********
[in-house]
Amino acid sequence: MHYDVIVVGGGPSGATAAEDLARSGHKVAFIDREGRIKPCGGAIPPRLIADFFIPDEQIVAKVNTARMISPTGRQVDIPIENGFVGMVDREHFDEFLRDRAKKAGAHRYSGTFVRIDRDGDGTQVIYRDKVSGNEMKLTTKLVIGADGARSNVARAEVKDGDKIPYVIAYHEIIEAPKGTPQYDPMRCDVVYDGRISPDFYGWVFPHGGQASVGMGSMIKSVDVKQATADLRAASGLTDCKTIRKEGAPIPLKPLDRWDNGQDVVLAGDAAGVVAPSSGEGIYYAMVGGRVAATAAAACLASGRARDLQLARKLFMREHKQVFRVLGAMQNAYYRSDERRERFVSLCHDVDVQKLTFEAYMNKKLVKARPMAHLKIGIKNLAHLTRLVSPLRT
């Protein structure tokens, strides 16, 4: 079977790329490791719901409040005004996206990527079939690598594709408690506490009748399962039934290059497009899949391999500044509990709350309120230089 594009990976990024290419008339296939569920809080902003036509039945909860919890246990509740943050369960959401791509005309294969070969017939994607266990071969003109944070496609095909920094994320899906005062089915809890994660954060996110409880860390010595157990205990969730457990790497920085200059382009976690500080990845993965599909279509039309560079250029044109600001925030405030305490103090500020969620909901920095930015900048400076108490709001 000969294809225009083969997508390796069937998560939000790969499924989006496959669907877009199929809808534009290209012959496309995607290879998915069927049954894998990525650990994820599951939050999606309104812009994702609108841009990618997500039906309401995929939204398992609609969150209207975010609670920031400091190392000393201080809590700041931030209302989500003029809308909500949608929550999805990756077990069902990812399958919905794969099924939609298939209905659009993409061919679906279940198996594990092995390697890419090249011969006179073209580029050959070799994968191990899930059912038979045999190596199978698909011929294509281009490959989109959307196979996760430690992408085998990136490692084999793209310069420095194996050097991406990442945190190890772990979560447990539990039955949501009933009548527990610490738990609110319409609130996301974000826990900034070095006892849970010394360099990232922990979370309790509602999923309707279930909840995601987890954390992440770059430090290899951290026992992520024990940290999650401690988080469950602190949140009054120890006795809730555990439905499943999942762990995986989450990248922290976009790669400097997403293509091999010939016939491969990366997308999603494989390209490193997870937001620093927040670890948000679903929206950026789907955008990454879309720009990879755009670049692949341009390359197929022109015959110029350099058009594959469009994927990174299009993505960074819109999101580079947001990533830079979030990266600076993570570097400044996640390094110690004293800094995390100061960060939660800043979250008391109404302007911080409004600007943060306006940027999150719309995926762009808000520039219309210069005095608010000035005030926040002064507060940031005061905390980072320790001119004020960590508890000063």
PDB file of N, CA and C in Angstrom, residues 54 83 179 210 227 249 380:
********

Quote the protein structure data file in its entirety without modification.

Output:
[in-house]
Amino acid sequence: MHYDVIVVGGGPSGATAAEDLARSGHKVAFIDREGRIKPCGGAIPPRLIADFFIPDEQIVAKVNTARMISPTGRQVDIPIENGFVGMVDREHFDEFLRDRAKKAGAHRYSGTFVRIDRDGDGTQVIYRDKVSGNEMKLTTKLVIGADGARSNVARAEVKDGDKIPYVIAYHEIIEAPKGTPQYDPMRCDVVYDGRISPDFYGWVFPHGGQASVGMGSMIKSVDVKQATADLRAASGLTDCKTIRKEGAPIPLKPLDRWDNGQDVVLAGDAAGVVAPSSGEGIYYAMVGGRVAATAAAACLASGRARDLQLARKLFMREHKQVFRVLGAMQNAYYRSDERRERFVSLCHDVDVQKLTFEAYMNKKLVKARPMAHLKIGIKNLAHLTRLVSPLRT
């Protein structure tokens, strides 16, 4: 079977790329490791719901409040005004996206990527079939690598594709408690506490009748399962039934290059497009899949391999500044509990709350309120230089 594009990976990024290419008339296939569920809080902003036509039945909860919890246990509740943050369960959401791509005309294969070969017939994607266990071969003109944070496609095909920094994320899906005062089915809890994660954060996110409880860390010595157990205990969730457990790497920085200059382009976690500080990845993965599909279509039309560079250029044109600001925030405030305490103090500020969620909901920095930015900048400076108490709001 000969294809225009083969997508390796069937998560939000790969499924989006496959669907877009199929809808534009290209012959496309995607290879998915069927049954894998990525650990994820599951939050999606309104812009994702609108841009990618997500039906309401995929939204398992609609969150209207975010609670920031400091190392000393201080809590700041931030209302989500003029809308909500949608929550999805990756077990069902990812399958919905794969099924939609298939209905659009993409061919679906279940198996594990092995390697890419090249011969006179073209580029050959070799994968191990899930059912038979045999190596199978698909011929294509281009490959989109959307196979996760430690992408085998990136490692084999793209310069420095194996050097991406990442945190190890772990979560447990539990039955949501009933009548527990610490738990609110319409609130996301974000826990900034070095006892849970010394360099990232922990979370309790509602999923309707279930909840995601987890954390992440770059430090290899951290026992992520024990940290999650401690988080469950602190949140009054120890006795809730555990439905499943999942762990995986989450990248922290976009790669400097997403293509091999010939016939491969990366997308999603494989390209490193997870937001620093927040670890948000679903929206950026789907955008990454879309720009990879755009670049692949341009390359197929022109015959110029350099058009594959469009994927990174299009993505960074819109999101580079947001990533830079979030990266600076993570570097400044996640390094110690004293800094995390100061960060939660800043979250008391109404302007911080409004600007943060306006940027999150719309995926762009808000520039219309210069005095608010000035005030926040002064507060940031005061905390980072320790001119004020960590508890000063």
PDB file of N, CA and C in Angstrom, residues 54 83 179 210 227 249 380: